Global protected‐area coverage and human pressure on tidal flats

Hill, Narelle K., Woodworth, Bradley K., Phinn, Stuart R., Murray, Nicholas J., and Fuller, Richard A. (2021) Global protected‐area coverage and human pressure on tidal flats. Conservation Biology. (In Press)

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View at Publisher Website: https://doi.org/10.1111/cobi.13638
 
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Abstract

Tidal flats are a globally distributed coastal ecosystem important for supporting biodiversity and ecosystem services. Local to continental‐scale studies have documented rapid loss of tidal habitat driven by human impacts, but assessments of progress in their conservation are lacking. We analysed human pressure on tidal flats, and measured their representation in protected areas using a newly developed, internally‐consistent estimate of distribution and change for the world's tidal flats. We discovered that 68% of the current extent of tidal flats is subject to moderate to very high human pressure (Human Modification Index > 0.1), but that 31% of tidal flat extent occurred within protected areas, far exceeding percent protection of the marine (6%) and terrestrial (13%) realms. Net change of tidal flat extent inside protected areas was similar to tidal flat net change outside protected areas between 1999 and 2016. Substantial shortfalls in tidal flat protection occurred across Asia, where large intertidal extents coincide with high to very high human pressure (Human Modification Index > 0.4‐1), and net tidal flat losses up to 86.4 km² (83.9 km²‐89.0 km²; 95% confidence interval) occurred inside individual protected area boundaries within the study period. Taken together, our results show substantial progress in protected area designation for tidal flats globally, but that protected area status alone does not prevent all habitat loss. Safeguarding the world's tidal flats will thus require deeper understanding of the factors that govern their dynamics and effective policy that promotes holistic coastal and catchment management strategies.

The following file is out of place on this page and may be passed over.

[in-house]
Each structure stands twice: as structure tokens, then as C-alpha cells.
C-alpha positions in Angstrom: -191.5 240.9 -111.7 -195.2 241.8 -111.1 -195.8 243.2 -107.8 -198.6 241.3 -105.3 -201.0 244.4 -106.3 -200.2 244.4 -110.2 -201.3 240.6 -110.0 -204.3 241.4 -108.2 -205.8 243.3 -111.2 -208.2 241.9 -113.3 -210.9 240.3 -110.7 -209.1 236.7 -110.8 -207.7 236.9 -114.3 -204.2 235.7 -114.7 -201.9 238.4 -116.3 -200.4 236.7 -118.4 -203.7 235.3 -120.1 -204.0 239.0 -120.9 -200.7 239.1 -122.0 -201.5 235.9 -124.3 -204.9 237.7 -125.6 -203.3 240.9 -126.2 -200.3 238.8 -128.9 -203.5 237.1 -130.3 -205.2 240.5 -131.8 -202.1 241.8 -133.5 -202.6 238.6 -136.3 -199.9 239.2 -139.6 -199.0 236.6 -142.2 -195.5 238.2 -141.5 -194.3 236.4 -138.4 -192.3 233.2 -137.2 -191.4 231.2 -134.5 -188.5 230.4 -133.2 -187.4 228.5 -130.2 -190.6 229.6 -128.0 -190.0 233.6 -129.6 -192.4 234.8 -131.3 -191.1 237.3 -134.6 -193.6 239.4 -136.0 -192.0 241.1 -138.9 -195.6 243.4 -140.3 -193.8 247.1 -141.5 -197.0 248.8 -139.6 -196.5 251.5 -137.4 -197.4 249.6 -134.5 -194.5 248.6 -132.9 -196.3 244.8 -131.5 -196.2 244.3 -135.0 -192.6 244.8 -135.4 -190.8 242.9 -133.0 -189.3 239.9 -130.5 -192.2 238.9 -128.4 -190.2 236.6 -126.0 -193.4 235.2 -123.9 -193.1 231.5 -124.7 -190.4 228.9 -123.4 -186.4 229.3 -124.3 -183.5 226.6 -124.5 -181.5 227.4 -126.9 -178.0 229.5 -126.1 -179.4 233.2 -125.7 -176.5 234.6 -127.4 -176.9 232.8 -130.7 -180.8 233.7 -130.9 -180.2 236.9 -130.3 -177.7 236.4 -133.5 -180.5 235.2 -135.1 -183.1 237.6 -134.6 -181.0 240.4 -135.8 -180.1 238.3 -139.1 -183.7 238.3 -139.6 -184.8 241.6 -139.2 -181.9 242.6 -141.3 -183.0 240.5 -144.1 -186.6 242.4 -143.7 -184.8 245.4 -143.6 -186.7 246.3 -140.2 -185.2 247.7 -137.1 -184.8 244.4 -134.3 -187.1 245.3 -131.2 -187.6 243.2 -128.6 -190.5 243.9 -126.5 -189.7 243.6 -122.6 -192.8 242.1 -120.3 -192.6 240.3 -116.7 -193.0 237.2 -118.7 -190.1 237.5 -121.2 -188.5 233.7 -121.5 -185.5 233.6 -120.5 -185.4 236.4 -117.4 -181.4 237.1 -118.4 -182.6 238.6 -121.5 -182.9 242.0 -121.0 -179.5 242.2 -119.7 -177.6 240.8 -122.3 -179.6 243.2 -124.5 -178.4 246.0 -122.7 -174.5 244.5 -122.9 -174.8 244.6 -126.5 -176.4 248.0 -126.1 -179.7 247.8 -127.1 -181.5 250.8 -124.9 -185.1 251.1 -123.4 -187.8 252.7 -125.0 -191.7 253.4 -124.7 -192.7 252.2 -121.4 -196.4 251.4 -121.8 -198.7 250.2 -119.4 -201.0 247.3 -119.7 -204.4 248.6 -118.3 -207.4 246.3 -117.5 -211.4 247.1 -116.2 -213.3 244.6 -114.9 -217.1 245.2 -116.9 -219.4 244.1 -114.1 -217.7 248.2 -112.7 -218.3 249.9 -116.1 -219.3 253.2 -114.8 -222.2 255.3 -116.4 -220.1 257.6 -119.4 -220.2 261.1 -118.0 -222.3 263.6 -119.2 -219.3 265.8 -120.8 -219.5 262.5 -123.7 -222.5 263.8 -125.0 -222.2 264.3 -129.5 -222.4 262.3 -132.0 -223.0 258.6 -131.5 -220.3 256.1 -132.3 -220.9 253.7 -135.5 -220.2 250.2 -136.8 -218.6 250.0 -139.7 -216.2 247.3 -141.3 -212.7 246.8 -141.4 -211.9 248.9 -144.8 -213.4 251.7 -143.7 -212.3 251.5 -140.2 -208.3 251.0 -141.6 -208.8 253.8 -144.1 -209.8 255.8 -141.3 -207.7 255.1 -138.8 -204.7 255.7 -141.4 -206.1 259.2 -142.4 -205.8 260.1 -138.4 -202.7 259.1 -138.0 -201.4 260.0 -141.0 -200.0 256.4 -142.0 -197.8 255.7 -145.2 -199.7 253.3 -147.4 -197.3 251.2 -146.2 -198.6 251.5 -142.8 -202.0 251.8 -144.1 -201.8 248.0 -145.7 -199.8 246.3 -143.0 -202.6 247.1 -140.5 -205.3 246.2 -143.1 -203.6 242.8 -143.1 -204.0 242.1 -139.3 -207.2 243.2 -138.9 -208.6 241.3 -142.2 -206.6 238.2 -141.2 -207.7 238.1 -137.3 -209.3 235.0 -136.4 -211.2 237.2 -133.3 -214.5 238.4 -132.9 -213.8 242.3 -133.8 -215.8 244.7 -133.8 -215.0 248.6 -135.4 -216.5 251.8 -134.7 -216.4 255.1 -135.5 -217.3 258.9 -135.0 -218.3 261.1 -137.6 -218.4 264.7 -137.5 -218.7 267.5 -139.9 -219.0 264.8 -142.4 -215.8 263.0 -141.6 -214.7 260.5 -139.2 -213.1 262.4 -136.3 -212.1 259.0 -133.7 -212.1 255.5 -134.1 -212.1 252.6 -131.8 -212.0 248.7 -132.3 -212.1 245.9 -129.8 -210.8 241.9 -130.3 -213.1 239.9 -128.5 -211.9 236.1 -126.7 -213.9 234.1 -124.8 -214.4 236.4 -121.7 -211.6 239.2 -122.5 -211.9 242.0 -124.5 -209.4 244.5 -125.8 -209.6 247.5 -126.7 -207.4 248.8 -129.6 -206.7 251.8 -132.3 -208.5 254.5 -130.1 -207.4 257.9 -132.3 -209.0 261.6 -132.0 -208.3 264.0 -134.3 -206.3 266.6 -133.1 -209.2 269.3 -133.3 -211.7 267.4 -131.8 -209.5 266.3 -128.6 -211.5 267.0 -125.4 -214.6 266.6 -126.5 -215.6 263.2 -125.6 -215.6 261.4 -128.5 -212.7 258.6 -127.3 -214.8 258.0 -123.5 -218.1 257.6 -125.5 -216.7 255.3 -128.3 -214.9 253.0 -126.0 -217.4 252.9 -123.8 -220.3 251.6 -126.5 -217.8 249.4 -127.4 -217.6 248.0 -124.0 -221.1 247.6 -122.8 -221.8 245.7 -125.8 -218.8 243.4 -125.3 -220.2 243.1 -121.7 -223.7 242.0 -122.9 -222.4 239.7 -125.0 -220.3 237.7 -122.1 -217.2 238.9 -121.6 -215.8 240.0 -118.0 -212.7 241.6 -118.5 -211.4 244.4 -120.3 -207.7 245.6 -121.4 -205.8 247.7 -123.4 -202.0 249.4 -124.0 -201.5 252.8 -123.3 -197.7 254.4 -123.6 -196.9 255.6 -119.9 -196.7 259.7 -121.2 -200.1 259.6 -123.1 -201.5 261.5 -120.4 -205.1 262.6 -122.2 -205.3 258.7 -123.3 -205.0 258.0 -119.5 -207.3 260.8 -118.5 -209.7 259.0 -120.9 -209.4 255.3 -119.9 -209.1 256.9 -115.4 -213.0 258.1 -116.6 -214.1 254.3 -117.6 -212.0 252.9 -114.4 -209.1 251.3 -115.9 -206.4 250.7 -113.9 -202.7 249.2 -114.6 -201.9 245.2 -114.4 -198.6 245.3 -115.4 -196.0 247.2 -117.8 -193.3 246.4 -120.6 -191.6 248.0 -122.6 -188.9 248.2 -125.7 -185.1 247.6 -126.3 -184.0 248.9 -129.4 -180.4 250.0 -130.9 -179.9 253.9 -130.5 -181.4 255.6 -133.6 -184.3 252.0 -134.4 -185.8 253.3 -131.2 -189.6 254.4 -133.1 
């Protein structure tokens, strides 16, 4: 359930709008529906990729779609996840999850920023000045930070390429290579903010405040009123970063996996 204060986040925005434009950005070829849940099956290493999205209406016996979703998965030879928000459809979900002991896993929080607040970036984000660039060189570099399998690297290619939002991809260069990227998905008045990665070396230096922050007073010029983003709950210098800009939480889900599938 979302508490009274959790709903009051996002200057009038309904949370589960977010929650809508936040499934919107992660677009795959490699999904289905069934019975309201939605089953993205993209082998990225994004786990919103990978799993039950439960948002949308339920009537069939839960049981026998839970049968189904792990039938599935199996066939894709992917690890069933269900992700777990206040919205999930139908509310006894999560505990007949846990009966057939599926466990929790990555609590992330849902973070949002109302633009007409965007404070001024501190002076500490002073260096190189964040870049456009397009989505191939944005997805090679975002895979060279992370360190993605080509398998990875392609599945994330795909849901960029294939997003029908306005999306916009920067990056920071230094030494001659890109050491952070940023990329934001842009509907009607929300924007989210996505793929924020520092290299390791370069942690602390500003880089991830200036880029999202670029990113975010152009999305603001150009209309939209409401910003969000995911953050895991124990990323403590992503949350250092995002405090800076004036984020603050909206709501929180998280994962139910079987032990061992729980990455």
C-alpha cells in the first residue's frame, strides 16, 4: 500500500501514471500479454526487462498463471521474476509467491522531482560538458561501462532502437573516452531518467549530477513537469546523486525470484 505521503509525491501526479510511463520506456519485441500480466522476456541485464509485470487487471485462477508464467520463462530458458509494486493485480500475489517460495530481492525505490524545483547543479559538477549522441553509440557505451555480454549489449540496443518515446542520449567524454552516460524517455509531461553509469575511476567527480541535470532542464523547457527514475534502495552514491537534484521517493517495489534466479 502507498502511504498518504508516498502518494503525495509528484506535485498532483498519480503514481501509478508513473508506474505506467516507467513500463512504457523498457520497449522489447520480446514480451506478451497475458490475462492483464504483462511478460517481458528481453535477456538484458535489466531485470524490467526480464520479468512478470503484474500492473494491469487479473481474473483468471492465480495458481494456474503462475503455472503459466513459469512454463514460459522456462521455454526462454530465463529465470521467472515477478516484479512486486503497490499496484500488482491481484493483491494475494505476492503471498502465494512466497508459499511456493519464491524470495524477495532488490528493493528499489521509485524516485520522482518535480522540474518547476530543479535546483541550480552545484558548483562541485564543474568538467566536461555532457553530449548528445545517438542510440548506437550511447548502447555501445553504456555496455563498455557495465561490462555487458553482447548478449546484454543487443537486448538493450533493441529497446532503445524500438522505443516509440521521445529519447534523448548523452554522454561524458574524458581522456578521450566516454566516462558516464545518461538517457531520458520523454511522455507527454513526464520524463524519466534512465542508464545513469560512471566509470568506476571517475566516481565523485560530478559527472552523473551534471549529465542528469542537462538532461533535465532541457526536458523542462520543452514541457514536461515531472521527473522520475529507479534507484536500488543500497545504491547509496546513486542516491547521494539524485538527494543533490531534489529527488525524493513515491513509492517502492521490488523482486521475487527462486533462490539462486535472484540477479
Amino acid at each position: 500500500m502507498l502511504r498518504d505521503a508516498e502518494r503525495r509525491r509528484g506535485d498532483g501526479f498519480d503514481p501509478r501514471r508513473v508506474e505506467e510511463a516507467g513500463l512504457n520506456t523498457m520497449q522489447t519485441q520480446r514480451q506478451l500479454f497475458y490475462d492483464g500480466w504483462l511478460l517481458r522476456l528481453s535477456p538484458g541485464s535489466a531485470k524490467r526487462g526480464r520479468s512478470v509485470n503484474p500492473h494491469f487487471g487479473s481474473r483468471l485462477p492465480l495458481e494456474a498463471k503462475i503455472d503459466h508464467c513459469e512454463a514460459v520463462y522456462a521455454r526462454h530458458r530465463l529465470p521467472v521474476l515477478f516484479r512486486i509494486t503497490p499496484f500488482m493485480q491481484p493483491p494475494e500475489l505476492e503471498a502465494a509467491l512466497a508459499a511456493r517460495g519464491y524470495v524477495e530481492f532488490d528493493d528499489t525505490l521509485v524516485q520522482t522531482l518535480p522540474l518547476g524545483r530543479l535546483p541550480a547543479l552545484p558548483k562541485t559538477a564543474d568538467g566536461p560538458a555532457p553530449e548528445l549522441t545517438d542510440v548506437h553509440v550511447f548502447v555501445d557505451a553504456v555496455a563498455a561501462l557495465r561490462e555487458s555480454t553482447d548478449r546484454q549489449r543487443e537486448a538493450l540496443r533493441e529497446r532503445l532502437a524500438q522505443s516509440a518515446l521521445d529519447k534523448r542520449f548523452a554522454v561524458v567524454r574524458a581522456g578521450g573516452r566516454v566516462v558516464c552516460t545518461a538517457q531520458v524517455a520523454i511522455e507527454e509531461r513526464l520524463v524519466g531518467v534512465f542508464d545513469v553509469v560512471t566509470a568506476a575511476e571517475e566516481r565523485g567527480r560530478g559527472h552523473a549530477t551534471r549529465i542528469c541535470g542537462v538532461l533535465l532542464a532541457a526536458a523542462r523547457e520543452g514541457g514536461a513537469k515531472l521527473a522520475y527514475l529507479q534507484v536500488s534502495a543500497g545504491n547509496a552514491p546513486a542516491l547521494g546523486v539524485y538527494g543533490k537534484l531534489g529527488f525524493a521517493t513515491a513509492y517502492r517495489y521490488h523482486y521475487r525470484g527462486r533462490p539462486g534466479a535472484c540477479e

Item ID: 65389
Item Type: Article (Research - C1)
ISSN: 1523-1739
Keywords: Aichi biodiversity target 11, Coastal management, Habitat loss, Human footprint, Protected area coverage, Spatial bias
Copyright Information: © 2020 Society for Conservation Biology. This article is 'Open Access' via the publisher's website.
Funders: Queensland Wader Study Group (QWSG), Australian Research Council (ARC)
Projects and Grants: QWSG Nigel Roberts Student Research Fund, ARC Linkage grant LP150101059, ARC DECRA grant number: DE190100101
Date Deposited: 22 Dec 2020 04:51
FoR Codes: 41 ENVIRONMENTAL SCIENCES > 4104 Environmental management > 410404 Environmental management @ 100%
SEO Codes: 96 ENVIRONMENT > 9605 Ecosystem Assessment and Management > 960501 Ecosystem Assessment and Management at Regional or Larger Scales @ 50%
96 ENVIRONMENT > 9605 Ecosystem Assessment and Management > 960503 Ecosystem Assessment and Management of Coastal and Estuarine Environments @ 50%
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